Despite their enormous value, mangroves are being removed at an alarming rate. A new tool aims to help communities reverse mangrove loss and tap into conservation programs and funding.
Marine wildlife rarely remain in one habitat. Most species rely on a healthy network of ecosystems to raise their young and catch their food.
A new study estimates that mangroves prevent over $65 billion in damage from coastal storms every year, and says mangrove protection should be funded in the same way as infrastructure like seawalls.
Scientists are building up a picture of how much carbon can be taken out of the atmosphere and stored in coastal ecosystems.
Promising to plant 100m trees a year is one thing; making them grow can be quite another.
In a world-first, scientists have counted the greenhouse gas absorbed and emitted by Australia's mangroves, seagrass and other ocean ecosystems.
If nothing is done now, seas could rise a metre by 2100, and four metres by 2300.
Oxygen produced by these plants helps animals boost their metabolism to match the heat.
Federal and state agencies are carrying out a 35-year, multi-billion-dollar plan to restore Florida's Everglades, but have not factored sea level rise or other climate change impacts into their plans.
New research makes the economic case for mangroves.
Far more megafauna species use coastal wetlands than we thought. And it affects the way we need to address the extinction crisis.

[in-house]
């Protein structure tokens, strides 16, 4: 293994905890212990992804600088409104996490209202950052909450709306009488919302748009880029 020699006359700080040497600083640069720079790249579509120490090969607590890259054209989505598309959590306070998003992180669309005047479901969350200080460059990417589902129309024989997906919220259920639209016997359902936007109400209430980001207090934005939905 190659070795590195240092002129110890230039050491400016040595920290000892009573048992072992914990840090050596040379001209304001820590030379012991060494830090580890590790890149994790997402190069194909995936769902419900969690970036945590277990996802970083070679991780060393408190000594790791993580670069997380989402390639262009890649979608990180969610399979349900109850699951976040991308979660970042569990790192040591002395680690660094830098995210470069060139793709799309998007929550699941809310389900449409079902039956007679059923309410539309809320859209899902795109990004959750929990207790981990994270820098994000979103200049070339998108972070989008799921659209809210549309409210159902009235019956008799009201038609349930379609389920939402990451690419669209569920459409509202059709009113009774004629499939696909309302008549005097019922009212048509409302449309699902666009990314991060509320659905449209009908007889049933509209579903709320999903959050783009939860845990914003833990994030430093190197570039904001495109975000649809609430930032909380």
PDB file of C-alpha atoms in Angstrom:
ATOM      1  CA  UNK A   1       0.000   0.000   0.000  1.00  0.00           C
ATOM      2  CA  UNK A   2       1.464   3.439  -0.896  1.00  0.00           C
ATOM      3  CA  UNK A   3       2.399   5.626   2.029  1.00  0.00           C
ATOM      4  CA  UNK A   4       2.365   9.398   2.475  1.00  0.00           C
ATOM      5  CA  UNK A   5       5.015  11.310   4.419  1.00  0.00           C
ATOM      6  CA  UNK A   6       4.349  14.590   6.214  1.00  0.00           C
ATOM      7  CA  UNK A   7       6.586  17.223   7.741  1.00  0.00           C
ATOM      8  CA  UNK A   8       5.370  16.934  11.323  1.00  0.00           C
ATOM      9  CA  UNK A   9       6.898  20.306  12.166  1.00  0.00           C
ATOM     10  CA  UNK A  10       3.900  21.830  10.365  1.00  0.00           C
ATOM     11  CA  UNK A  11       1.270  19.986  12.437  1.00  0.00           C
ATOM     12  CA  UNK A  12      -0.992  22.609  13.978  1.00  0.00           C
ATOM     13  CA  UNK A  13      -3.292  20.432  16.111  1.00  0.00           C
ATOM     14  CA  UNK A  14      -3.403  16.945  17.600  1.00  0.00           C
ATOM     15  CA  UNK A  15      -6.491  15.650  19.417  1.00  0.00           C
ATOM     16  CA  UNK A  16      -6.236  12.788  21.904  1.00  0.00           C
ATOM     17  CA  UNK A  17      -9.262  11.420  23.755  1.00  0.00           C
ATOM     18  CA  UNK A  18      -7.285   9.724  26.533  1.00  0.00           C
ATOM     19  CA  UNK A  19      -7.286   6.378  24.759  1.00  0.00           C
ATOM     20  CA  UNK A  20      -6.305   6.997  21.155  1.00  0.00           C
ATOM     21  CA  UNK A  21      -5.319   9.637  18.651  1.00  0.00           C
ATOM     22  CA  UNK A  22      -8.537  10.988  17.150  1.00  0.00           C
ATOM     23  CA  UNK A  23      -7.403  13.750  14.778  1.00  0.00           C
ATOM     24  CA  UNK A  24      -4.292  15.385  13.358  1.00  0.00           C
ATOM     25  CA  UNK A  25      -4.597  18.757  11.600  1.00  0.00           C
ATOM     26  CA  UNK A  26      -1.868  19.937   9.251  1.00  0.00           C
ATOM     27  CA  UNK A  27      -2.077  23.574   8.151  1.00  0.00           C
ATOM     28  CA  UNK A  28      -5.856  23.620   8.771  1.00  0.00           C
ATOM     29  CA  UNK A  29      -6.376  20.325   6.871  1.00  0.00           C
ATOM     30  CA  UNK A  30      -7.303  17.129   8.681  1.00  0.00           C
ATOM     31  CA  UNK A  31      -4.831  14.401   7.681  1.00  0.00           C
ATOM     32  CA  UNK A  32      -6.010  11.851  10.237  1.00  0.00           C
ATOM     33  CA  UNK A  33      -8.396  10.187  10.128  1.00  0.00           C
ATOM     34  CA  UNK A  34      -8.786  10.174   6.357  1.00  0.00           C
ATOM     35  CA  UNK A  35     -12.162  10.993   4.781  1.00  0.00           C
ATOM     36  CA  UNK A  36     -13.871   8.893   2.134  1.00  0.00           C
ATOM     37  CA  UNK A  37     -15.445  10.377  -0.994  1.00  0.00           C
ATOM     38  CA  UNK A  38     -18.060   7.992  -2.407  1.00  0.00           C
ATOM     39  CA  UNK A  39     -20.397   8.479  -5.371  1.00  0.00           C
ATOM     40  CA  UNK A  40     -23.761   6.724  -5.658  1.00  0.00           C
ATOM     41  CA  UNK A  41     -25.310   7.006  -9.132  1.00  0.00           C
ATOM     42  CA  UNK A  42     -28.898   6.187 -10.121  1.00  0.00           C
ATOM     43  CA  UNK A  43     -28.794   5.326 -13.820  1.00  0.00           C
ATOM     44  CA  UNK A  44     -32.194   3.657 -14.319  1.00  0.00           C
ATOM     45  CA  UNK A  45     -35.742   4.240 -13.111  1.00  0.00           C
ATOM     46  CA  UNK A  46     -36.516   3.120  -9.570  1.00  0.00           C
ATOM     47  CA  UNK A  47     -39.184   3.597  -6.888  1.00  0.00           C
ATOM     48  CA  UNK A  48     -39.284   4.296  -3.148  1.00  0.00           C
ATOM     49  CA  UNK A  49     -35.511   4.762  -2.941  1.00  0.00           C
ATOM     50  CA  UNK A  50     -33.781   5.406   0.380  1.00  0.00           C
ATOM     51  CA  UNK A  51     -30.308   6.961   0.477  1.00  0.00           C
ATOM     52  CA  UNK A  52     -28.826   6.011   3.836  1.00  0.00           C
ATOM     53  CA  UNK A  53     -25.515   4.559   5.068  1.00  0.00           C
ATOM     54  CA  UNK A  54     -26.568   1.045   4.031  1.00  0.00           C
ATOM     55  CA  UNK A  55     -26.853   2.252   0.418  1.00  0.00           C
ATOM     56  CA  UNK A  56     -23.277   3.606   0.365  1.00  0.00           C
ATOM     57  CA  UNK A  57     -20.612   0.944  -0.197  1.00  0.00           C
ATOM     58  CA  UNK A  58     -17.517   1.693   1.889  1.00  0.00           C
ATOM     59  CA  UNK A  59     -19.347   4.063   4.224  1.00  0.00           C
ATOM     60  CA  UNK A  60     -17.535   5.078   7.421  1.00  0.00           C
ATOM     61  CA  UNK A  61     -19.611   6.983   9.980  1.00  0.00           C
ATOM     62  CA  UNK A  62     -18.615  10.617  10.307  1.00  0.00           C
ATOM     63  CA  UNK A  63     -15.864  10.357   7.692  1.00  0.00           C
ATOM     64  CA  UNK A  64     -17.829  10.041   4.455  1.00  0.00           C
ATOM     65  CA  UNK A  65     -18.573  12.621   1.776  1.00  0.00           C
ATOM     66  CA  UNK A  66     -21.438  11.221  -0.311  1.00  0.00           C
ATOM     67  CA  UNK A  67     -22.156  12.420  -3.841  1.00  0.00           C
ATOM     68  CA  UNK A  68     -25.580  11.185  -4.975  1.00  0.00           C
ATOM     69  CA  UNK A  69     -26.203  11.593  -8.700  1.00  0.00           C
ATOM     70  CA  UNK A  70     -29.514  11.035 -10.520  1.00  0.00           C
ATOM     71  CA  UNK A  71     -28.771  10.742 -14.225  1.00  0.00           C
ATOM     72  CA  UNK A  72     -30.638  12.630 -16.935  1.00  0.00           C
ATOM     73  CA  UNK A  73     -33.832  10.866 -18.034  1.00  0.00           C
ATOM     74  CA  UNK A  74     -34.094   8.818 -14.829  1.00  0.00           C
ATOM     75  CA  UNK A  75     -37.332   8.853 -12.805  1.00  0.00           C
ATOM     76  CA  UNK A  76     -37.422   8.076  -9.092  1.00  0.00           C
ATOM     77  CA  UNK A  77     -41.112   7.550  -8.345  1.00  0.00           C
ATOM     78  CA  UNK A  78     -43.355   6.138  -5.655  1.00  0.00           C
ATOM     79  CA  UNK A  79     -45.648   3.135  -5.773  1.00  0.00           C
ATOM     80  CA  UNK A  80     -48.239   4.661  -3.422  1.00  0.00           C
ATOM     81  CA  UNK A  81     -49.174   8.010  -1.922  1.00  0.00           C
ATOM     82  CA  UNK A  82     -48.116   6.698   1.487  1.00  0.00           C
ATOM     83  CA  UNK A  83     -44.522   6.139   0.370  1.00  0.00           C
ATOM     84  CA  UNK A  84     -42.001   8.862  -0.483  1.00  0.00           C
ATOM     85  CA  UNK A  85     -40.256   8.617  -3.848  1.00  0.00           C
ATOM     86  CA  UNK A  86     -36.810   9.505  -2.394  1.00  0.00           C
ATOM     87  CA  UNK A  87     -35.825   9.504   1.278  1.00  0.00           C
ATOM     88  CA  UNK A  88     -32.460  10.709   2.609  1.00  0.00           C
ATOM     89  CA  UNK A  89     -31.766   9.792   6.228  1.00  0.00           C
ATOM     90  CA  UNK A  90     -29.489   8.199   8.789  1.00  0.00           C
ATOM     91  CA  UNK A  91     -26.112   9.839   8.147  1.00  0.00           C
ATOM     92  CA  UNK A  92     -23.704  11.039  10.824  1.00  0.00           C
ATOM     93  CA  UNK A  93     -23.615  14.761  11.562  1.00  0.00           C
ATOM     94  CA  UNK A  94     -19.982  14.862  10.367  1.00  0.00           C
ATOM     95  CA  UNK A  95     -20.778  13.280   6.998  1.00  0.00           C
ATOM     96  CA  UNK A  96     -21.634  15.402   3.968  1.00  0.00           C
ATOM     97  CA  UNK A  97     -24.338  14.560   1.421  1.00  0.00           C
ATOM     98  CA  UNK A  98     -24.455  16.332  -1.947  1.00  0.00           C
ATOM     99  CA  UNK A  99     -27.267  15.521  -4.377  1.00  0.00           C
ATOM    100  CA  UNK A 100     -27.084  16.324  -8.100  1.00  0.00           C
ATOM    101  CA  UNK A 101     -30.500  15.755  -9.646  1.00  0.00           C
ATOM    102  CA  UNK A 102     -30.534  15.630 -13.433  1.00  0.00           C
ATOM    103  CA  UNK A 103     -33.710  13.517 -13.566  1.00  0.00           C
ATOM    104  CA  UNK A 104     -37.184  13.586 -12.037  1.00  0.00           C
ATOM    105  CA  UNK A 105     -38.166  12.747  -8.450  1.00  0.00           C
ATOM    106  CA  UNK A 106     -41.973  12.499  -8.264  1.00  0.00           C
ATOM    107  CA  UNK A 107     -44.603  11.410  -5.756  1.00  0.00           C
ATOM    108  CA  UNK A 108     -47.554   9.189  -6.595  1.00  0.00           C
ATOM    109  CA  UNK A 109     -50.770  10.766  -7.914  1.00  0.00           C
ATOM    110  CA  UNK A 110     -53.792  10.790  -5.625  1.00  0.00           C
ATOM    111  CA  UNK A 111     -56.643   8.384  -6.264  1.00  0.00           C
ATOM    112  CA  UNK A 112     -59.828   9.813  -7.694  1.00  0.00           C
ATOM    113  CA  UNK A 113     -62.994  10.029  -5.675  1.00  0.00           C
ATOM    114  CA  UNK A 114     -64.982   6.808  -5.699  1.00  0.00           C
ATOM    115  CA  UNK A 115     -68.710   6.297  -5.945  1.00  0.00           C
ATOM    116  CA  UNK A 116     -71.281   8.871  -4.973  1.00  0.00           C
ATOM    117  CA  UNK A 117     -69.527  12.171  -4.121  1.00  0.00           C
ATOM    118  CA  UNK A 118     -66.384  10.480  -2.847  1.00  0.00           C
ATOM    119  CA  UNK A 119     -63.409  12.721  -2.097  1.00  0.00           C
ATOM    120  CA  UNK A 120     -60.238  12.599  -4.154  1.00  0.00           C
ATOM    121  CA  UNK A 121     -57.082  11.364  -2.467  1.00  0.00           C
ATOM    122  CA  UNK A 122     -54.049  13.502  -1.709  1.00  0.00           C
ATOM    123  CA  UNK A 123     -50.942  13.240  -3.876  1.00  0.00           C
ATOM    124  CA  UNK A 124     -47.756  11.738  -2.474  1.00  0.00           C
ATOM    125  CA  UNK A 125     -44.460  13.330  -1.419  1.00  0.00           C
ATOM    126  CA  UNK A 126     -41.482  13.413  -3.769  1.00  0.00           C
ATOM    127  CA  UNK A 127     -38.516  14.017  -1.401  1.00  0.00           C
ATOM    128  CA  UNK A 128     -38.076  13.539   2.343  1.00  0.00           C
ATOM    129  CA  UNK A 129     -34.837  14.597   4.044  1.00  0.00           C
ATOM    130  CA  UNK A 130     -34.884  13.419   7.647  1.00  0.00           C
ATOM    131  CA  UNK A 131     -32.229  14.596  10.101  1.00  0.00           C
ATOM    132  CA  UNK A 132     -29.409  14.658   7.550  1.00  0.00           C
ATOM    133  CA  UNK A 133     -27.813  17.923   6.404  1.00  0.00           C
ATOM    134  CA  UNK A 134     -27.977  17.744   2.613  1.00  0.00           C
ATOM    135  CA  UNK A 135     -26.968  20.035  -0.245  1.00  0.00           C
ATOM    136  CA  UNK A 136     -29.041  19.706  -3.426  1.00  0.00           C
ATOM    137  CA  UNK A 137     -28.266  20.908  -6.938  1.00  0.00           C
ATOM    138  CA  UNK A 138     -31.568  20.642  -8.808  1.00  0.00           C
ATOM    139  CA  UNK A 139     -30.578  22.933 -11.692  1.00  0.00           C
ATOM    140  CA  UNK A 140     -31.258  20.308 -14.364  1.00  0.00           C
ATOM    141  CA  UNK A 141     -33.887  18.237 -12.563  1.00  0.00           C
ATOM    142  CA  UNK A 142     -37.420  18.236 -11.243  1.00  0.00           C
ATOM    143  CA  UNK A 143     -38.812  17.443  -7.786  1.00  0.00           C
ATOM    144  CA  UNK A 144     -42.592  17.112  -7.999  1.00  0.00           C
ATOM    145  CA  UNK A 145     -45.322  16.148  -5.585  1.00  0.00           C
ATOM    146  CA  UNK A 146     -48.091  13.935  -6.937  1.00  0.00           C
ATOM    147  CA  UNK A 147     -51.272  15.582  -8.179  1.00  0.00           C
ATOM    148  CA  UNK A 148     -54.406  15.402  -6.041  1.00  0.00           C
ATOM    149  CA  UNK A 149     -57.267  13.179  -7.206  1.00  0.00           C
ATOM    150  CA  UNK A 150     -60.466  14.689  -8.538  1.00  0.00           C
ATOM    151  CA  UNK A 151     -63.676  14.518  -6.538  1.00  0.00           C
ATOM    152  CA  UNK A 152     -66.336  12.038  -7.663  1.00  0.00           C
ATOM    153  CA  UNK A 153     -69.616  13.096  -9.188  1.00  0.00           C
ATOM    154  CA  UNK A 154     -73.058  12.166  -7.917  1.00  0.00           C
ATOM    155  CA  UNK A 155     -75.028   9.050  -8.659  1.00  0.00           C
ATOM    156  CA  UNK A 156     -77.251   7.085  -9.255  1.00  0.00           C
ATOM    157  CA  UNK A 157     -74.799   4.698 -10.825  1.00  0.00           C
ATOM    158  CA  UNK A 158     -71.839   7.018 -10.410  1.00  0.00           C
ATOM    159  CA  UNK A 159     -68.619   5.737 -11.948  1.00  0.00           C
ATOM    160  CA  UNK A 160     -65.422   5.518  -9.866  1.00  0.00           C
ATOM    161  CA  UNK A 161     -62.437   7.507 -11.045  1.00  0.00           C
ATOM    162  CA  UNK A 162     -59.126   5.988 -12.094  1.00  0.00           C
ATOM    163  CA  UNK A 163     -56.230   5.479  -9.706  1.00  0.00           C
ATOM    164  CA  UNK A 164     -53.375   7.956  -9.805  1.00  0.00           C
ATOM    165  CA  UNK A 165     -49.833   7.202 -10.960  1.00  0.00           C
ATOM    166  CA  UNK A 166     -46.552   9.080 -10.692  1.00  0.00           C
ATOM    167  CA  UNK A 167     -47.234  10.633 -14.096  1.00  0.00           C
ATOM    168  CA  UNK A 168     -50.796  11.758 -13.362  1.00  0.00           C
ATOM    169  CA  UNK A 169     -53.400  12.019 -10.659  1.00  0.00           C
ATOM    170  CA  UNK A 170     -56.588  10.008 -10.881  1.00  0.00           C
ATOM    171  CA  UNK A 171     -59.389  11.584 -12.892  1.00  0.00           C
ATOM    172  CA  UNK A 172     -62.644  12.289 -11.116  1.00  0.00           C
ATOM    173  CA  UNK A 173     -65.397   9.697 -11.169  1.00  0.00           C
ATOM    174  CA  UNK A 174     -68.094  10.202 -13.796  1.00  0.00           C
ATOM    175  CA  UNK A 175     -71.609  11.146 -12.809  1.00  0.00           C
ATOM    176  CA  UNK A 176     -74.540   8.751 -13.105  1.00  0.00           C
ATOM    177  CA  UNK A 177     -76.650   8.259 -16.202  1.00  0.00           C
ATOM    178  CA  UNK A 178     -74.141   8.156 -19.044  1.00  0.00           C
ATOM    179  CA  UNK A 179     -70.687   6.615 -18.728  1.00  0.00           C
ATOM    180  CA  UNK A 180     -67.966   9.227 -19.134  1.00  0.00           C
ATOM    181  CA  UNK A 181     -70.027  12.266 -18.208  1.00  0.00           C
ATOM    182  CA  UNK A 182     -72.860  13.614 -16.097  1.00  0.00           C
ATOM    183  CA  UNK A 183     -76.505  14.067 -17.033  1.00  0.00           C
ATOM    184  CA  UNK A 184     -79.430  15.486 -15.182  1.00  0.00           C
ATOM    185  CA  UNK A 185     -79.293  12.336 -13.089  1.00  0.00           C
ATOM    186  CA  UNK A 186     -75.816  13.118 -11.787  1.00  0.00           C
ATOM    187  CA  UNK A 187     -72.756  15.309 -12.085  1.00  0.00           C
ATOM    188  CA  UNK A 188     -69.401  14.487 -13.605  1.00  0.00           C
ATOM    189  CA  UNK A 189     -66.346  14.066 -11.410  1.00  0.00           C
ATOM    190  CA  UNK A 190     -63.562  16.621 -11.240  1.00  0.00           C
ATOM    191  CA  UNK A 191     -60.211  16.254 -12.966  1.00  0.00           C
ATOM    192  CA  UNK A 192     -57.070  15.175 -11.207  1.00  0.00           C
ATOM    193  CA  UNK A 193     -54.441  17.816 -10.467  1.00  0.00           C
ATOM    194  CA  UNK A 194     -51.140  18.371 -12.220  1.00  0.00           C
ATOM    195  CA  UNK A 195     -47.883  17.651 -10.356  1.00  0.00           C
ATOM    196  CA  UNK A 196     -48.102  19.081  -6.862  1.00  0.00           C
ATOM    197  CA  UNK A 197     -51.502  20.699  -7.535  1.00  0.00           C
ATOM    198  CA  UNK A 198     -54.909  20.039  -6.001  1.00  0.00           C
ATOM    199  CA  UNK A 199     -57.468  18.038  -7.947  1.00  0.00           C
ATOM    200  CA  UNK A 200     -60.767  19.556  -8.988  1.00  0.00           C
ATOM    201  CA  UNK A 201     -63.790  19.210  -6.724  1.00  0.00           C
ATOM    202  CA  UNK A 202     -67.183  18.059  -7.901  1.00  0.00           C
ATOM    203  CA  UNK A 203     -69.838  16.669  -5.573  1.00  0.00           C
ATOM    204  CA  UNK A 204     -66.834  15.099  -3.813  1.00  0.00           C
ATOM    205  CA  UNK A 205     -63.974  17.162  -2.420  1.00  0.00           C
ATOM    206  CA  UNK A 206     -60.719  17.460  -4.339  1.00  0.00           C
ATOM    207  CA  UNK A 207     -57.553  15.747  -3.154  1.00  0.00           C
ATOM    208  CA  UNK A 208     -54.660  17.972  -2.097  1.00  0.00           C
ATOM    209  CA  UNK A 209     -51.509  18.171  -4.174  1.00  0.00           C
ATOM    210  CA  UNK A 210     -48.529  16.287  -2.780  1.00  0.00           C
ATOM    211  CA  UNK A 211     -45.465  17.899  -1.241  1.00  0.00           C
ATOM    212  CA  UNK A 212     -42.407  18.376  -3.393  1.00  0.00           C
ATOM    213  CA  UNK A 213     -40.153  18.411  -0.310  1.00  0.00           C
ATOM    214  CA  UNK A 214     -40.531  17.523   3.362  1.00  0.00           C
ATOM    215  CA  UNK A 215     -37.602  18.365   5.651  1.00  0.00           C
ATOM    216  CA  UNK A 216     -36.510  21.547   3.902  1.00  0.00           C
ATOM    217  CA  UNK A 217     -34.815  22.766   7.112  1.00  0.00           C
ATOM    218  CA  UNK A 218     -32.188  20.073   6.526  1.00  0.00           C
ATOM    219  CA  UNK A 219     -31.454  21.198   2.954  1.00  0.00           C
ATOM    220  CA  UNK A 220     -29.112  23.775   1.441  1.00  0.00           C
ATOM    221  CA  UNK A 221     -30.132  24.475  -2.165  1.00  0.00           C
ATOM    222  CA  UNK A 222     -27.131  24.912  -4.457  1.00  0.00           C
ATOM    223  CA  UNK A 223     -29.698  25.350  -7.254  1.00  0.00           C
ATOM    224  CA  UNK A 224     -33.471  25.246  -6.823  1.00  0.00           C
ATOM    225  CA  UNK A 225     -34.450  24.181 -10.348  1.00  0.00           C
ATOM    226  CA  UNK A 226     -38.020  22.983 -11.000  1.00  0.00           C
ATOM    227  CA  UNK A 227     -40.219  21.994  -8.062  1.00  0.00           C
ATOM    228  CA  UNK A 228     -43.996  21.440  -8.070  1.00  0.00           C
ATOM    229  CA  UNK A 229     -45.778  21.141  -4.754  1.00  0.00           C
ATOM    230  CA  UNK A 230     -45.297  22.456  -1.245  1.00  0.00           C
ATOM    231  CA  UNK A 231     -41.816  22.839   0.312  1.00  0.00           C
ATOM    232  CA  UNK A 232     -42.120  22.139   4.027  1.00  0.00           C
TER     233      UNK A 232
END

Thousands of hydropower dams are under construction around the world. New research shows that by cutting off sediment flow, these dams can have big ecological effects on far-off bays and deltas.
George Monbiot talks with an ecologist about natural solutions to the climate crisis.
The Trump administration is sharply reducing environmental protection for wetlands and streams across the US. This roundup of stories spotlights the many benefits that such water bodies provide.
Mangrove forests along the world's tropical and subtropical coasts store enormous quantities of 'blue' carbon – especially in river delta zones, where soil builds up quickly.
Mangrove forests grow in the tidal lagoons of tropical coastlines and they could actually benefit from climate change. Here's what that means for us.
Coral reefs are in trouble, but other marine species are also feeling the strain but are off the conservation radar.
Coastal development is destroying marshes, mangroves and other wetlands that provide valuable protection from hurricanes and storms. Research shows these benefits can be worth millions of dollars.
Wetlands are some of the world's most undervalued weapons against climate change. They store huge quantities of carbon – but without better protection, many could soon be drained or paved over.
Australia has seen an unprecedented number of widespread, catastrophic transformations in response to extreme weather events.